It's been a rough few months for McDonald's (NYSE: MCD ) and its CEO Don Thompson. No matter what the company tries, it cannot reverse its declining U.S. sales numbers. For the month of May, McDonald's saw its U.S. same-store sales drop 1%. This marked the seventh consecutive month of disappointing same-store results.
While I give Thompson credit for trying to stem the losses, his predecessors deserve the blame for McDonald's current problems. Right now, McDonald's biggest problem is that it's losing sales to its competitors, most notably Chipotle Mexican Grill (NYSE: CMG ) and Starbucks (NASDAQ: SBUX ) . No matter how hard the company tries, it cannot bring back those customers it lost to Chipotle and Starbucks. If we could go back in time, things would be much different for McDonald's today.
What was McDonald's thinking?
Chipotle owes a good chunk of its success to McDonald's. After all, it was McDonald's that provided the capital to expand Chipotle from only 14 restaurants.
Back in 1998, McDonald's invested in Chipotle Mexican Grill with the hope of identifying new ways to reach customers and possibly providing its restaurant operators with a new franchising opportunity. McDonald's, at one point, owned 90% of Chipotle after investing about $360 million to expand the chain nationwide.
By 2005, Chipotle had expanded to 460 restaurants and was adding 100 restaurants a year. However, McDonald's decided to cash in on its investment and walk away with $1.5 billion to instead focus on its core business. I guess the growth was just too much for McDonald's executives to handle at the time.
While $1.5 billion is a lot of money to us, for McDonald's it's a drop in the bucket. Consider that the company plans to return $18 billion to $20 billion to its shareholders over the next three years in the form of dividends and share repurchases. This is more than 10 times what the company got from selling Chipotle.
If McDonald's would have held onto its 90% stake in Chipotle, it would have a stake valued at more than $15 billion, or about 15% of McDonald's current market value.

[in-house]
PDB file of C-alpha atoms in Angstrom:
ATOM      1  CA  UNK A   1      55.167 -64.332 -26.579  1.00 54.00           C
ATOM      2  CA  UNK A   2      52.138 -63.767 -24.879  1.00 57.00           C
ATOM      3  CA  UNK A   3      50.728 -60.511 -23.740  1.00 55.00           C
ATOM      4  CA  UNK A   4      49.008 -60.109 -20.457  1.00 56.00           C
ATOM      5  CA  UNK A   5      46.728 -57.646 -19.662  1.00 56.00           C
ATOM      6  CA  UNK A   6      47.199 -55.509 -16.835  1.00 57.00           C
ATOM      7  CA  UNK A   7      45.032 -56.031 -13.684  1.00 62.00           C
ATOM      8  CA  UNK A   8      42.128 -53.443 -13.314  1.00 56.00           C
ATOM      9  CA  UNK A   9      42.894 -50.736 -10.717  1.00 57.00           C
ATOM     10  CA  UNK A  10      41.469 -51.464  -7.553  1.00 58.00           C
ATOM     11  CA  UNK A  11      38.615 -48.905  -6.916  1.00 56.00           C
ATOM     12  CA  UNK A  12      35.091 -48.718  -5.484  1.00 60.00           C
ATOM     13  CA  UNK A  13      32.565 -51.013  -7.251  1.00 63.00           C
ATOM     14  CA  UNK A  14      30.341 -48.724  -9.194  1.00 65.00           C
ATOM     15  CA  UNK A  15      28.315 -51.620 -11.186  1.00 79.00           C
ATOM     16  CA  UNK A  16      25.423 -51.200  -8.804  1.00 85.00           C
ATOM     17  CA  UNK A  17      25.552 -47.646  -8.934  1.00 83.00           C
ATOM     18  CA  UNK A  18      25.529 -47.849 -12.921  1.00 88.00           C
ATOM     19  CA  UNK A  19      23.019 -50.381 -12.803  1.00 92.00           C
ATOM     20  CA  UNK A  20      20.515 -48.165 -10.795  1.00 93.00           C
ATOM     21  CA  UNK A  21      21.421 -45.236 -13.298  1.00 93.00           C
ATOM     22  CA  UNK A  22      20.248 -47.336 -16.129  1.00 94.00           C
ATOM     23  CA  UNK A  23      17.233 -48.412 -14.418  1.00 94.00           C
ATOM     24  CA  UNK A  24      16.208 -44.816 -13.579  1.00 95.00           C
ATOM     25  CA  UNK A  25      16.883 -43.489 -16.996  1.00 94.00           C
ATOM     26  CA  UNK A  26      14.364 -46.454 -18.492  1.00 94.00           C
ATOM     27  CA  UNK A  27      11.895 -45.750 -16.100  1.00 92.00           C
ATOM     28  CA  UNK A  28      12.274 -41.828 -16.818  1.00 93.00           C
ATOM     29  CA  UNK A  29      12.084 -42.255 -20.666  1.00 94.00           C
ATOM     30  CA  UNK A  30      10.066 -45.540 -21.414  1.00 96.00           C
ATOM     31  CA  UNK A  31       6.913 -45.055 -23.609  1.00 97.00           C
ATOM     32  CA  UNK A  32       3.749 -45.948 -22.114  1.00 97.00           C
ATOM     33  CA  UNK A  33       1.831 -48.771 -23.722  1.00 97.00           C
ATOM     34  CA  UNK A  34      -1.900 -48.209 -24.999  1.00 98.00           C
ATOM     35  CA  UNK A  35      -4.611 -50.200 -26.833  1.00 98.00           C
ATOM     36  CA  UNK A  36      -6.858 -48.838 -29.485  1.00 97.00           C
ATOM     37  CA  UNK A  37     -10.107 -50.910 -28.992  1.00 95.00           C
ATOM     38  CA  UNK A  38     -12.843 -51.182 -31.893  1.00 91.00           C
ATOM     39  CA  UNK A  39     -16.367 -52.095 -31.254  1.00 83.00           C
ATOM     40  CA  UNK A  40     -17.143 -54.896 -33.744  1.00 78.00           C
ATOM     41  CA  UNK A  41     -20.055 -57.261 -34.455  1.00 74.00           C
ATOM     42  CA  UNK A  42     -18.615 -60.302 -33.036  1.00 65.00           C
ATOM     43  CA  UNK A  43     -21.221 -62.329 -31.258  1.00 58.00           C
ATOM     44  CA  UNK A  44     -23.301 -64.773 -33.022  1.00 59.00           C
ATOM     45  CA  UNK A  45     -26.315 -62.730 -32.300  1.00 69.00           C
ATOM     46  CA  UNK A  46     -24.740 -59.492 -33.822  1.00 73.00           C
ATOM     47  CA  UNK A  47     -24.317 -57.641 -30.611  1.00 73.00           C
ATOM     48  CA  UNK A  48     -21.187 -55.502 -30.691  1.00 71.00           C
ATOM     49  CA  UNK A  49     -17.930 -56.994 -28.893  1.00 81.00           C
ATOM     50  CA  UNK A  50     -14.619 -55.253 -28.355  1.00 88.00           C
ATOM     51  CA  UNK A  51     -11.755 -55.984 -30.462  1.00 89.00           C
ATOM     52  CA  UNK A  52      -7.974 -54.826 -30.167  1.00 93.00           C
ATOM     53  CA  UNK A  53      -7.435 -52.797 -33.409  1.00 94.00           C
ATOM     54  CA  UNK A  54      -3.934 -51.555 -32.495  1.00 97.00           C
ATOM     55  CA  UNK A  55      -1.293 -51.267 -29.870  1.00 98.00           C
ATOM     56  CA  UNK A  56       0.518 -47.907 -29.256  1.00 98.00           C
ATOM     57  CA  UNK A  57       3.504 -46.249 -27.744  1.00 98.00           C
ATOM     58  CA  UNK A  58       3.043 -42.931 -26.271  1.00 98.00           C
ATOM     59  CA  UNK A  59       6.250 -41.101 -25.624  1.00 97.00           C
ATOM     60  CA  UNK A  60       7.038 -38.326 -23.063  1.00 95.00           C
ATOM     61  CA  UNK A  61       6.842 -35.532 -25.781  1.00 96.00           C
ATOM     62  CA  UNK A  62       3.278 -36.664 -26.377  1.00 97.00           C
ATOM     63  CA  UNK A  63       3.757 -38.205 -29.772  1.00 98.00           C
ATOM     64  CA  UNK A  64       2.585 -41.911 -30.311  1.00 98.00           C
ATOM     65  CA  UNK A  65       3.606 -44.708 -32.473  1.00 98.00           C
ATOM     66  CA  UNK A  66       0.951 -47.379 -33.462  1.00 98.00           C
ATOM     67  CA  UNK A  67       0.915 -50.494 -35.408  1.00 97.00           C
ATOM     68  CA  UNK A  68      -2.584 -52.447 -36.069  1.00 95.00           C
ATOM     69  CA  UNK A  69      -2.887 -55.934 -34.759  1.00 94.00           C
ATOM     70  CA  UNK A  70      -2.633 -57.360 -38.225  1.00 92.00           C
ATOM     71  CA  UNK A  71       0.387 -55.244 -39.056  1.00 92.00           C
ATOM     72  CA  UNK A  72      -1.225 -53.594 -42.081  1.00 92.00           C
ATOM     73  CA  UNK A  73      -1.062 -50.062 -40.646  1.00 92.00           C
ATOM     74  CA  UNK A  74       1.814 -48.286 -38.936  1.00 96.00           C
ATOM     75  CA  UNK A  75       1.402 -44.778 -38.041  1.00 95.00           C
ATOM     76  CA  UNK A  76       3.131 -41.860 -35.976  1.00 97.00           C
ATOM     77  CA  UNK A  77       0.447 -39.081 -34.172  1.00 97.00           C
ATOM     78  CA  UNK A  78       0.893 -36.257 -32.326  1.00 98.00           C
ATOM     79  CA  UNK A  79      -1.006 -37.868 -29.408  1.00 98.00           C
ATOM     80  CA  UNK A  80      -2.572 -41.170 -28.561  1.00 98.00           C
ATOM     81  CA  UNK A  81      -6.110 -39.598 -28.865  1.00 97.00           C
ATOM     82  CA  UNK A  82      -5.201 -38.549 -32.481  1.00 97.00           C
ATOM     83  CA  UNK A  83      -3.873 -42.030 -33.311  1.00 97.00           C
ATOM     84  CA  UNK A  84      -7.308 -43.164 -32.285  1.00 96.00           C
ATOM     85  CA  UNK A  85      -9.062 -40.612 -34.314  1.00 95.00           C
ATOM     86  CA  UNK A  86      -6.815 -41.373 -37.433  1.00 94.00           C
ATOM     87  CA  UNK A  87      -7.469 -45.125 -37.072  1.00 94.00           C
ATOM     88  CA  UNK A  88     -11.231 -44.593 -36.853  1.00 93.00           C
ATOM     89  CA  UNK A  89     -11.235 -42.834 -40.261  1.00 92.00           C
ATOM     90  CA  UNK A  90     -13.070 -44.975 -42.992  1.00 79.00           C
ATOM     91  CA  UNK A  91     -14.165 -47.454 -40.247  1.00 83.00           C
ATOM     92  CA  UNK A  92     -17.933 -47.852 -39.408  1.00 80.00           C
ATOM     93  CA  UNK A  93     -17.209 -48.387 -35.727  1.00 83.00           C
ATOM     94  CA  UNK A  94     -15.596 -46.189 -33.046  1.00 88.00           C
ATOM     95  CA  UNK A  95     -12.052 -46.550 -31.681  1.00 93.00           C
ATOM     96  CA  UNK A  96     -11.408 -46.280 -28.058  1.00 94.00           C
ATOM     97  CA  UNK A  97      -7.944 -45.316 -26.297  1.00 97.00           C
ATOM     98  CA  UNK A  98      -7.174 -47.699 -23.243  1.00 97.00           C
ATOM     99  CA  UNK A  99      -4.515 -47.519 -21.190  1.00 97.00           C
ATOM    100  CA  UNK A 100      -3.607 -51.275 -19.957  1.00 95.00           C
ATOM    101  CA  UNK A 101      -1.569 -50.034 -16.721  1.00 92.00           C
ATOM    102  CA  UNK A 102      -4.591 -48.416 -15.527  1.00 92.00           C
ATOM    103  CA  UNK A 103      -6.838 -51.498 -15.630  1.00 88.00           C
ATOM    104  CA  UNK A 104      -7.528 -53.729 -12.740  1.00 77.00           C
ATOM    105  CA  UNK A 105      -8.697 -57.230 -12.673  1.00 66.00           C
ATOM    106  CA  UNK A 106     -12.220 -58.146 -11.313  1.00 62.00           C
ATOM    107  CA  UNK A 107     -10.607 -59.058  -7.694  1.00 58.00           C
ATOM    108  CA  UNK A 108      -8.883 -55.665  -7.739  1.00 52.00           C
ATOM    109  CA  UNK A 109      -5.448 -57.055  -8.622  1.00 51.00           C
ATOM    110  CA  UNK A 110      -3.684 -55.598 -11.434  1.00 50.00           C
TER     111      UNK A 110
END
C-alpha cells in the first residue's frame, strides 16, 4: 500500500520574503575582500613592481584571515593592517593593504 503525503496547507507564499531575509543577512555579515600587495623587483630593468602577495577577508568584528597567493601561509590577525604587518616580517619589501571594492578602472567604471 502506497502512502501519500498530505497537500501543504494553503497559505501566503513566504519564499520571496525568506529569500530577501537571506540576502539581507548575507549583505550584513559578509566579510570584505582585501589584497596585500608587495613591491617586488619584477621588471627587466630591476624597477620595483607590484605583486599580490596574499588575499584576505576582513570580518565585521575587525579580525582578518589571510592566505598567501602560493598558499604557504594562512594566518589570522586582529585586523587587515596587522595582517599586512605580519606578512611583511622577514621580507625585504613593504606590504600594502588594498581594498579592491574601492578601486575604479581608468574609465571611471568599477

Getting rid of Chipotle when McDonald's did was no doubt one of its biggest corporate blunders of all time. I'm sure Thompson wishes he had Chipotle now. It would certainly take the focus away from McDonald's weak U.S. same-store sales numbers. Chipotle's same-store sales rose by more than 13% in its first quarter.
McDonald's was late to the party
Starbucks CEO Howard Schultz purchased control of Starbucks back in 1987 with a group of investors when it was just a small Seattle coffee roaster and retailer. By the time the company went public in 1992, Schultz had grown the company from $1.3 million in sales to $73.5 million in sales and 140 stores.
The rest is, as they say, history. Starbucks now has more than 20,000 stores globally. Its current market cap is $55 billion compared to McDonald's market cap of $100 billion. Starbucks saw its U.S. same-store sales rise an impressive 6% and earnings per share increase 17% in its most recent quarter. This year, Starbucks plans to open 1,500 new stores across the globe.
However, McDonald's didn't think coffee was a great business to be in until 2008. This is when the company decided to roll out its McCafes in a direct challenge to Starbucks. Over the years, McDonald's has added free Wi-Fi and lounge seating, similar to Starbucks.
How have Chipotle and Starbucks affected McDonald's?
McDonald's has felt the biggest impact from Starbucks in its morning breakfast business. Starbucks has been steadily increasing the number of food items on its menu to boost its sales.There are now eight premiere breakfast sandwiches available at Starbucks. Starbucks has also been adding menu items from La Boulange, which it purchased in 2012 for $100 million. The result is that Starbucks continues to blow away its competition in the quick-serve restaurant category.
In terms of Chipotle, it has had a real impact on McDonald's lunch and dinner business. Its healthier fare appeals to many customers, and Chipotle has created a loyal following because of it. In fairness to McDonald's, though, even Chipotle founder Steve Ells did not foresee the impact his company would have on McDonald's. In 1998, he told the Chicago Tribune:
They are separate concepts, and we don't feel like we compete at all with McDonald's. We're a relatively small company but have a very strong operations system and a very loyal customer base. We have a great recipe for success.
Foolish final thoughts
McDonald's recent sales slump has been building for years. The market has changed dramatically over the past 20 years. Burgers and fries are no longer delivering the type of growth McDonald's experienced in the past. Growth is now found at Starbucks and Chipotle, which both have winning formulas and deliver products that customers can eat every day in a healthy manner.
McDonald's reliance on burgers and fries has cost the company and its shareholders dearly. For shareholders of McDonald's, growth is unlikely, and the focus in owning McDonald's is on its steady dividend and share buybacks. In a zero interest rate environment, McDonald's 3.2% dividend yield is still a solid play for investors.
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